by Jeffrey Pietsch

Naked licensing is not as fun as the name suggests. Rather it can mark the end of a trademark owner’s exclusive right to their trademark. A trademark owner may grant a license to another to use the owner’s trademark. For example, following the San Francisco Giants’ World Series victory, the amount and type of products that featured the Giants trademark was mindboggling. Each of these products, if legally produced, would have obtained a license from the Giants to produce these goods. The consumer purchasing these goods and seeing the Giants’ trademark would have an idea as to the quality of the merchandise based on the trademark. Naked licensing occurs when the trademark owner fails to exercise adequate quality control over the licensee. This failure may result in the trademark ceasing to represent the quality of the product or service the consumer has come to expect.   The Ninth Circuit stated that such licensing is “inherently deceptive and constitutes the abandonment of any rights to the trademark by the licensor.” 

In a recent case heard by the Ninth Circuit, a licensee sought declaratory relief against a trademark owner on the grounds that the trademark owner abandoned its trademark rights by granting naked licenses to others. The trademarks in question centered around the mark FREECYCLE which was owned by The Freecycle Network (“TFN”) and used by TFN to identify TFN’s services known as “freecycling.” Freecycling is the practice of giving an unwanted item to another so that it can continue to be used as intended. As practiced by TFN, freecycling is predominantly a local activity. Local volunteers create online user groups and message boards to coordinate their freecycling activities under the TFN umbrella.    TFN maintains a website as well as provides resources to the local groups. In addition, TFN provides a leadership structure and processes that its local groups may use to operate. TFN rules and procedures are flexible and the local moderators have flexibility in enforcing TFN’s suggested rules and guidelines.

In 2003, without TFN’s knowledge or involvement, Lisanne Abraham founded Freecycle Sunnyvale (“FS”). Abraham established a local group in Sunnyvale, California and adapted etiquette guidelines and rules from either TFN or one of its local group’s website. Shortly thereafter, Abraham emailed TFN requesting use of TFN’s logo. TFN responded by directing Abraham to use the logo on the TFN website on the condition that it is not used for commercial purposes. This communication was the only communication between the parties regarding the use of the TFN trademarks.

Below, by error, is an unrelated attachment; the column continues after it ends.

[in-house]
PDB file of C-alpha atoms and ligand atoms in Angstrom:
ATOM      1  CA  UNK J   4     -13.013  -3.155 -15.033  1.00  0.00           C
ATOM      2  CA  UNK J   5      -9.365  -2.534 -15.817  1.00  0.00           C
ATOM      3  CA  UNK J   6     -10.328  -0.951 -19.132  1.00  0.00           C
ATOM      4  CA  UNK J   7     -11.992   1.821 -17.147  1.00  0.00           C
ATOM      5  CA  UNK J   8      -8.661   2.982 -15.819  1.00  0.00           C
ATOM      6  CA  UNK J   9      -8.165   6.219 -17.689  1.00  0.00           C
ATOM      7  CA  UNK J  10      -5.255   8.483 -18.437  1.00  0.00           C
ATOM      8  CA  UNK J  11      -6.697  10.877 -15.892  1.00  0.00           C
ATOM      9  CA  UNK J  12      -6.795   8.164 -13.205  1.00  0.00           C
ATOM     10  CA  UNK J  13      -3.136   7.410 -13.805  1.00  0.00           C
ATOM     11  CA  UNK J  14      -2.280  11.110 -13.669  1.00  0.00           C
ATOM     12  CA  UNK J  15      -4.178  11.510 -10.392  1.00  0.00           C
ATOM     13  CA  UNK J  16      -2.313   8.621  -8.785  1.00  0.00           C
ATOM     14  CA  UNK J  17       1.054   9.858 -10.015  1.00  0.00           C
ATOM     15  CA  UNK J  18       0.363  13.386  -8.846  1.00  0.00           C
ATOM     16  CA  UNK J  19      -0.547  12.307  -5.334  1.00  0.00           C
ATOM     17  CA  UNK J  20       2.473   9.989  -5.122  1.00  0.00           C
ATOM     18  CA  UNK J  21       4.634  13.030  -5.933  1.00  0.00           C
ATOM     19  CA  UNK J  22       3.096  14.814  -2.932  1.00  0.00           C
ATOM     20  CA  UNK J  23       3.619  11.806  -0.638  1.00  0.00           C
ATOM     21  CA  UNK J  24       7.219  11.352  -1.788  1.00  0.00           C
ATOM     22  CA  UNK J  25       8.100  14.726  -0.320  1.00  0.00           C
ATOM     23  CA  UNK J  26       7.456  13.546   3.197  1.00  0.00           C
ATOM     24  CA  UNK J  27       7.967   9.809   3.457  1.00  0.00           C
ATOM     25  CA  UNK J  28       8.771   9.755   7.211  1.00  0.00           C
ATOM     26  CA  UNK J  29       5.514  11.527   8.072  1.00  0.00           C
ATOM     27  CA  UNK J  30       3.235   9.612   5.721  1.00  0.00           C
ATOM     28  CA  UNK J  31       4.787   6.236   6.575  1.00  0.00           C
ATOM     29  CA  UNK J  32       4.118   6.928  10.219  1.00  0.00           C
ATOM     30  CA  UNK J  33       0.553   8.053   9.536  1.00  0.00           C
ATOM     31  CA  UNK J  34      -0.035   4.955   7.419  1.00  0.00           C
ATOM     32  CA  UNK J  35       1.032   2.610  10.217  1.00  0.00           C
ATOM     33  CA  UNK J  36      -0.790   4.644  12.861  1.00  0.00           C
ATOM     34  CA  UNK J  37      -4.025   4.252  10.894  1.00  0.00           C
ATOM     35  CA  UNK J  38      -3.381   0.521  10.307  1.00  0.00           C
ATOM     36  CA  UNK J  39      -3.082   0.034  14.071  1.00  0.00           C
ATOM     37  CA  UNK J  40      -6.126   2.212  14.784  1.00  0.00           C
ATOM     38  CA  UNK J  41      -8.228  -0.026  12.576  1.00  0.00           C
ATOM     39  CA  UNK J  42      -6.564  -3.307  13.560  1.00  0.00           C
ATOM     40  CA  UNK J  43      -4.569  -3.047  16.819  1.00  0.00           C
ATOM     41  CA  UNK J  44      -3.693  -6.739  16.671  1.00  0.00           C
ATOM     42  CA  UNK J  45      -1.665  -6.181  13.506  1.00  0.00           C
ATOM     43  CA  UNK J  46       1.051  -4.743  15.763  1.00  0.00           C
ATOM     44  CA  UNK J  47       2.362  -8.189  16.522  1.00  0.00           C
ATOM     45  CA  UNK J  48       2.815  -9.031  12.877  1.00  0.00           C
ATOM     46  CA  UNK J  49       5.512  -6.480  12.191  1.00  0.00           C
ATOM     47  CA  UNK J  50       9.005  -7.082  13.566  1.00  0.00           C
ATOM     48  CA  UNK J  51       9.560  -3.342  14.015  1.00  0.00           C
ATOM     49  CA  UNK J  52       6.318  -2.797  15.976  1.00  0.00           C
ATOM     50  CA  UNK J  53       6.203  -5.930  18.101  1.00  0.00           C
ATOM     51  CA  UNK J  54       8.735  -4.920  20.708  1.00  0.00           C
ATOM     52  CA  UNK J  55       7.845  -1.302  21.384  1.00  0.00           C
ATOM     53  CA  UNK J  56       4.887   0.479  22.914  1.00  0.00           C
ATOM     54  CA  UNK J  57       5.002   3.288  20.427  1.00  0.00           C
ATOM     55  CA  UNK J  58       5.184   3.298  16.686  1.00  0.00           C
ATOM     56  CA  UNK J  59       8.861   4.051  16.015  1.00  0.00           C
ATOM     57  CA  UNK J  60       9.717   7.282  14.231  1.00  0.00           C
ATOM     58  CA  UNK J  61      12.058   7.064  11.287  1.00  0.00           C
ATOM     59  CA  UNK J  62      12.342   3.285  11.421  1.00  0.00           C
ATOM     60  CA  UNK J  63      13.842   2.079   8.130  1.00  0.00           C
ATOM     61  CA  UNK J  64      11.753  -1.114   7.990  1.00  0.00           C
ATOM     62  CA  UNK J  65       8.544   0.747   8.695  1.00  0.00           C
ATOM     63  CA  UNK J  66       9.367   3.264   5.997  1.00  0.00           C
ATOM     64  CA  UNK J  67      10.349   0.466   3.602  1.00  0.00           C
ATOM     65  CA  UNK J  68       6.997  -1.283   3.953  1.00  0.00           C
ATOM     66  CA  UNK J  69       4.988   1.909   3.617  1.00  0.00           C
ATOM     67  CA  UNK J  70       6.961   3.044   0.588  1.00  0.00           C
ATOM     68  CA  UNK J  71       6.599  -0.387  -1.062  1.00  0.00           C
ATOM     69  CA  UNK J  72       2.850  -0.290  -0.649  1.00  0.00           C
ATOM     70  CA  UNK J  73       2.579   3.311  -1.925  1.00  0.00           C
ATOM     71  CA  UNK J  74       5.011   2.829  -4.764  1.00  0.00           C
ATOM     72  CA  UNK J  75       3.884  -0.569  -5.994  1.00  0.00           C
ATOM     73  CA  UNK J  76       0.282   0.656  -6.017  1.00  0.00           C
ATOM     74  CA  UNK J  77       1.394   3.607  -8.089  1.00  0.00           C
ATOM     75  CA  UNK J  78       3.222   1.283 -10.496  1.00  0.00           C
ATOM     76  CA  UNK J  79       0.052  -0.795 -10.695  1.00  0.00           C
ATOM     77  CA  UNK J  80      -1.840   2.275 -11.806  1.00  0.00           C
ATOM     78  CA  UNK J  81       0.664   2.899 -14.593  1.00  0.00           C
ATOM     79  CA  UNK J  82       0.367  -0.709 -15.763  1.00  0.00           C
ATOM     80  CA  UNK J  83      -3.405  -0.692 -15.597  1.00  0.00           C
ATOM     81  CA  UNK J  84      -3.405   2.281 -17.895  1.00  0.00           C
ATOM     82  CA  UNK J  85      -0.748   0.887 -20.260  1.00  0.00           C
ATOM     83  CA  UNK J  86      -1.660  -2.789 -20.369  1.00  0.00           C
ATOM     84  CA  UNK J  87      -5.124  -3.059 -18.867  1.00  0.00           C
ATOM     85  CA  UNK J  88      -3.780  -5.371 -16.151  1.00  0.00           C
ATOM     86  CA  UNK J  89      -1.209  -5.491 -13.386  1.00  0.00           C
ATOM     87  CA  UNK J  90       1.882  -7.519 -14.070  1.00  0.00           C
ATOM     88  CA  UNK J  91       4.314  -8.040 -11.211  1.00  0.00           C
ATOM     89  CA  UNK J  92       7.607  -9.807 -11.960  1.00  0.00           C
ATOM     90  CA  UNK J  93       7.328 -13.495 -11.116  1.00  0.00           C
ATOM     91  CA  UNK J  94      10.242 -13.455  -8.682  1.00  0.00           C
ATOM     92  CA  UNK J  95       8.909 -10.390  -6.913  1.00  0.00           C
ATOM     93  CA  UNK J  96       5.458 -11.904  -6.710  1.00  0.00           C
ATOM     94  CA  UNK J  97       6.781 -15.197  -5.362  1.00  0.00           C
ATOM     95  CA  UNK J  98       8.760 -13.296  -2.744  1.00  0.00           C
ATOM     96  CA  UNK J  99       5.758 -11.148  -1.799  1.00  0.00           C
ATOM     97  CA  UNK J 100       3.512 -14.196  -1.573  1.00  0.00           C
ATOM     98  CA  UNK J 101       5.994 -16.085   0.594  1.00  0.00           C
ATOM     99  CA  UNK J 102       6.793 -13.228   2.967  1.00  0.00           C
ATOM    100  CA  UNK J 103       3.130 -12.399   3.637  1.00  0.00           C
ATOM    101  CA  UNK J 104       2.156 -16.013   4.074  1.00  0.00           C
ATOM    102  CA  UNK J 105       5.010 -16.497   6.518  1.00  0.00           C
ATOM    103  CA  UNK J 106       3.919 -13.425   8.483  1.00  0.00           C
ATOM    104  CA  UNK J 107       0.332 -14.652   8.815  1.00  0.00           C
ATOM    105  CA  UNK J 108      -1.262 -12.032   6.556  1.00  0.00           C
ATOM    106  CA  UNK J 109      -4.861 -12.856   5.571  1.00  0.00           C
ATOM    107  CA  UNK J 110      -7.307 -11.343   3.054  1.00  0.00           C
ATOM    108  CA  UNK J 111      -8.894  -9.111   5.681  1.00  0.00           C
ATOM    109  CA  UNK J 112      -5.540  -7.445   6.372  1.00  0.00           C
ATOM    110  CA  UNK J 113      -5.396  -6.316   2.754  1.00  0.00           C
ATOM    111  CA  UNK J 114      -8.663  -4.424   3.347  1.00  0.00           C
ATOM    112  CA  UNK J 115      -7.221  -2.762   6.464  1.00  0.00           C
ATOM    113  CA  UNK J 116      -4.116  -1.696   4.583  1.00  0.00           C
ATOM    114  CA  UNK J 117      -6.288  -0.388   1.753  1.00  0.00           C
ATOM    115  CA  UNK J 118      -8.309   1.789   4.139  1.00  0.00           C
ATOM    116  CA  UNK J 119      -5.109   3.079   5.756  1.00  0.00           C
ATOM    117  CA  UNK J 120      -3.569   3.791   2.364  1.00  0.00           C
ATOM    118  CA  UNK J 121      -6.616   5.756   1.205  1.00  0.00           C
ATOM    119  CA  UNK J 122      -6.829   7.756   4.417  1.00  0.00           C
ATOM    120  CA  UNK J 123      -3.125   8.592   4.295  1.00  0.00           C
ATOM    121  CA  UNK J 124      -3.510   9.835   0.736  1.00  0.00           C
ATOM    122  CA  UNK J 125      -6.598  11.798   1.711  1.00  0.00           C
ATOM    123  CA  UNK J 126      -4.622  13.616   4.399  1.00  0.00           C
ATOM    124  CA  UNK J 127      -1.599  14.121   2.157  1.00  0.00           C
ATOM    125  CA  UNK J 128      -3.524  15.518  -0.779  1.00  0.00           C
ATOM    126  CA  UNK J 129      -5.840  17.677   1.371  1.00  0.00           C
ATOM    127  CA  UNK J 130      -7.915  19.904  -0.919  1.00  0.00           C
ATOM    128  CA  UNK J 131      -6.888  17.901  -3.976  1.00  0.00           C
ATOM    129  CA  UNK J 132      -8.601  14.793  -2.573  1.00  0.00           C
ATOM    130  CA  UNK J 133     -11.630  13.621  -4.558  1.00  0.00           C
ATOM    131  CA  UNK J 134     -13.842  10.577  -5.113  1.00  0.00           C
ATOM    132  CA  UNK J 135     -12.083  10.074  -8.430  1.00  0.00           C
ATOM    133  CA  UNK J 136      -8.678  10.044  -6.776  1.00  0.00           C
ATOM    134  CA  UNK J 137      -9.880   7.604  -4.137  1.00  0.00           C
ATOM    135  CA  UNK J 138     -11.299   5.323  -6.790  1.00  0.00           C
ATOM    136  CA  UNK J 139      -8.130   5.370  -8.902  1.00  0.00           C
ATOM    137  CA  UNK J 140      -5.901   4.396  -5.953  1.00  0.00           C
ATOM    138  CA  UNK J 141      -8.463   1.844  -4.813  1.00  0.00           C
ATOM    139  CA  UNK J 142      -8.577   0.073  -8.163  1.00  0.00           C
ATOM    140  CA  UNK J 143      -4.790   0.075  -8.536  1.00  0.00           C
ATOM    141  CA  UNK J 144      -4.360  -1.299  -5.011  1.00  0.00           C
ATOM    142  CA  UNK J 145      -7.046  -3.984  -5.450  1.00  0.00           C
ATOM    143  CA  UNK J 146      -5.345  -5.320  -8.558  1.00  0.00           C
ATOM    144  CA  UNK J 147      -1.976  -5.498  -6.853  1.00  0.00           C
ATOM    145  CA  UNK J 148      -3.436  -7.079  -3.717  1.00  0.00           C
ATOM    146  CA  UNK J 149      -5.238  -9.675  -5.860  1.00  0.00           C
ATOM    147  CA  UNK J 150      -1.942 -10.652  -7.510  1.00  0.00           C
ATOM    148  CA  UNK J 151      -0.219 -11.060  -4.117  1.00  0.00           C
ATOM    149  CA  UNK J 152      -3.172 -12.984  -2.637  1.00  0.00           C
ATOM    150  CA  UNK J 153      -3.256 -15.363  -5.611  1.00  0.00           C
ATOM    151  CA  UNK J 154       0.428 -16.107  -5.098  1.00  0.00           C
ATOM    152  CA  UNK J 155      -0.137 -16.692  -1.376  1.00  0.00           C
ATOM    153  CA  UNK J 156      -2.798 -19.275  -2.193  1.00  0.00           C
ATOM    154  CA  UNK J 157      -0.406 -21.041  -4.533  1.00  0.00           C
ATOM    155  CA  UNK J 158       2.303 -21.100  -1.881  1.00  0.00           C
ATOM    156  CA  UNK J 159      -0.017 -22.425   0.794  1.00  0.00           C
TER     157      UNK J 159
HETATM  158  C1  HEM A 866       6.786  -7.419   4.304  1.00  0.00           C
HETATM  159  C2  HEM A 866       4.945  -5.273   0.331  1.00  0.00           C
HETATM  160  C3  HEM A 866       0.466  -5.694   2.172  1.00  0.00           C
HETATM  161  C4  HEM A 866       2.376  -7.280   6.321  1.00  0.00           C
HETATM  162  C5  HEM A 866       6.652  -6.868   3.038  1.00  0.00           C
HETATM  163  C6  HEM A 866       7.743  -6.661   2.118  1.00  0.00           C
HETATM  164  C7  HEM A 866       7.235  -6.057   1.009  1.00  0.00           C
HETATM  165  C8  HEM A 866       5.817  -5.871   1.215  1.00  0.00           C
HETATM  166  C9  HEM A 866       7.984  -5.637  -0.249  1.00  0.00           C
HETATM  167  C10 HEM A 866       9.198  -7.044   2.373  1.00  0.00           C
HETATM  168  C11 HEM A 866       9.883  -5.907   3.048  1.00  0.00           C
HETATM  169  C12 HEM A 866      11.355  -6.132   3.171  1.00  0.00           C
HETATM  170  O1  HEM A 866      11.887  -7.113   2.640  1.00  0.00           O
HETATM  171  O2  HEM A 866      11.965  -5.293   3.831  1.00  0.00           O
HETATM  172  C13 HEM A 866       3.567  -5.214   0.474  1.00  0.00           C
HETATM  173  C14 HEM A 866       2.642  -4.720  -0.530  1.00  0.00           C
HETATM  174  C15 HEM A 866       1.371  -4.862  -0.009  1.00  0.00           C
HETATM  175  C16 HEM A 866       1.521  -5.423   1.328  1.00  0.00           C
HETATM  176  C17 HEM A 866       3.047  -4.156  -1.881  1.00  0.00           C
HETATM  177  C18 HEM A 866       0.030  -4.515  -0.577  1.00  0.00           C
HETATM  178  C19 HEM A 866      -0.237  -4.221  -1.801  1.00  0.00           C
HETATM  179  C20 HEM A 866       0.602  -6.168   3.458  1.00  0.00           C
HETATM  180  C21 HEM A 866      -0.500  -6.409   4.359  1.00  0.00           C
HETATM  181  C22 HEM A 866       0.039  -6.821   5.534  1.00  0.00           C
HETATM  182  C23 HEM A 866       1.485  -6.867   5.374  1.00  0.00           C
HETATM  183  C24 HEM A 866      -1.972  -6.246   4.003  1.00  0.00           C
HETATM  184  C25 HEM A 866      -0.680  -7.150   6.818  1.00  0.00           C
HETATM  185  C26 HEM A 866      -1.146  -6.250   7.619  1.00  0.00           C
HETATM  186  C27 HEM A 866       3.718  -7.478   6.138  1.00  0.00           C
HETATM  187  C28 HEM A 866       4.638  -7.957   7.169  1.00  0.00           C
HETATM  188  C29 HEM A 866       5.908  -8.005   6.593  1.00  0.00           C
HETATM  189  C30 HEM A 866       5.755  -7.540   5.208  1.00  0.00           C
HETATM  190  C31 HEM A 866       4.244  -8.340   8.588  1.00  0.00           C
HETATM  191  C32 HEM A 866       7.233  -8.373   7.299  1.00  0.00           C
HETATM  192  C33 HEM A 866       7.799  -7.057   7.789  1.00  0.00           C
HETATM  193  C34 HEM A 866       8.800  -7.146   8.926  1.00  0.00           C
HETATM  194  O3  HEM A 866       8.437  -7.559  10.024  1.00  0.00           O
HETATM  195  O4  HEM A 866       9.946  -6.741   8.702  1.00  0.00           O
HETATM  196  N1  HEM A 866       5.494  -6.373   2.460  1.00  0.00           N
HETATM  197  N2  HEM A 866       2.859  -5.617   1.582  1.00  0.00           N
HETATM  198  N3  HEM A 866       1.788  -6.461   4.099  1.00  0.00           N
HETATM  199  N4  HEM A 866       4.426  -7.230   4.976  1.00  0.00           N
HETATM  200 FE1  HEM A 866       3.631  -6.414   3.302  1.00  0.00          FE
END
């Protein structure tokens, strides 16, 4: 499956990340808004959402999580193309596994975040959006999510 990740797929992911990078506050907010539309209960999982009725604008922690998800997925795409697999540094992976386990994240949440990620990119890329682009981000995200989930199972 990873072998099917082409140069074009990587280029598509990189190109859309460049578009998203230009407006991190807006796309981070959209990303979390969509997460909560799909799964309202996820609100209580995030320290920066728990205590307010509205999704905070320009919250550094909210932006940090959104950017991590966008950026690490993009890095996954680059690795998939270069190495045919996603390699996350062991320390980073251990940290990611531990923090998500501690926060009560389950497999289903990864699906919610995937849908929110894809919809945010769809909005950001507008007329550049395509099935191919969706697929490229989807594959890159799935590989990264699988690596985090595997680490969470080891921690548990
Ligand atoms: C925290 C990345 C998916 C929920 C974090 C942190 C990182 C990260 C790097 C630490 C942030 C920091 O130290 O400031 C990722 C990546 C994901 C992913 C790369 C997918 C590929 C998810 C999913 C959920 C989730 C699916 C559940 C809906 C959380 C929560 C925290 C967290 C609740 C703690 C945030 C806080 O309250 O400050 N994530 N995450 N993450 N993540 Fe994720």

Two years later, for some reason unknown to the court, TFN ordered FS to cease and desist from using TFN’s trademarks. FS failed to comply and filed a declaratory judgment action against TFN alleging noninfringement of TFN trademarks based on a naked licensing defense. FS argued that TFN abandoned its rights to use the TFN marks because it engaged in naked licensing when it granted FS the right to use the trademark. In order to determine if TFN granted FS a naked license, the Ninth Circuit looked at three elements: (1) did TFN have the right to control the use of the trademarks, (2) did TFN exercise actual control over FS’s activities related to the trademarks, or (3) did TFN reasonably rely on FS to maintain quality control on the goods and services.

The court first determined if TFN had the right to control the use of its trademarks as licensed to FS. As previously mentioned, TFN granted FS the right to use TFN’s trademarks in an email communication. There was no express written agreement restricting or monitoring the quality of the goods or services produced using TFN trademarks. Even the admonition to FS to not use the marks for commercial purposes is silent on TFN’s ability to monitor or inspect the use of the trademarks. Because of this, the court found that TFN had no express contractual right to control the quality of the goods or services produced by FS using TFN’s trademarks.

Despite the fact that TFN lacked an express contractual right to control quality, the court examined whether TFN maintained actual control over its trademarks. If TFN maintained actual control, then FS’s naked license defense would not survive. TFN argued that it did maintain actual control because its member groups abided by TFN’s quality standards, including its rules and guidelines regarding freecycling activities. The court, however, found that such rules and guidelines were not rigid but very flexible. Additionally, the standards were not uniformly applied and did not adequately control the quality of the goods or services provided by TFN member groups. 

Finally, TFN argued that even if it did not exercise actual control, it justifiably relied on it members groups’ quality control measures. The court has previously found that where a “close working relationship” was established a licensor could rely on the licensee to control the quality of the goods or services. In these cases, though, the relationship between the parties is significantly close and intimate. TFN and FS did not enjoy this type of working relationship and TFN could not reasonably rely on FS’s quality control standards.

The court found that TFN (1) did not retain express contractual rights to control the quality of the goods, (2) did not have actual control of FS’s quality control measures, and (3) was unreasonable in relying on FS’s quality control measures. Because of this, the court held that TFN engaged in naked licensing and abandoned its trademarks. 

This case is a cautionary tale to trademark owners who license their marks. The trademark owner must maintain its ability to control the quality control measures in connection with the licensed marks. In TFN’s case, a written license agreement with express provisions providing TFN with inspection and quality control rights would likely have saved TFN’s marks.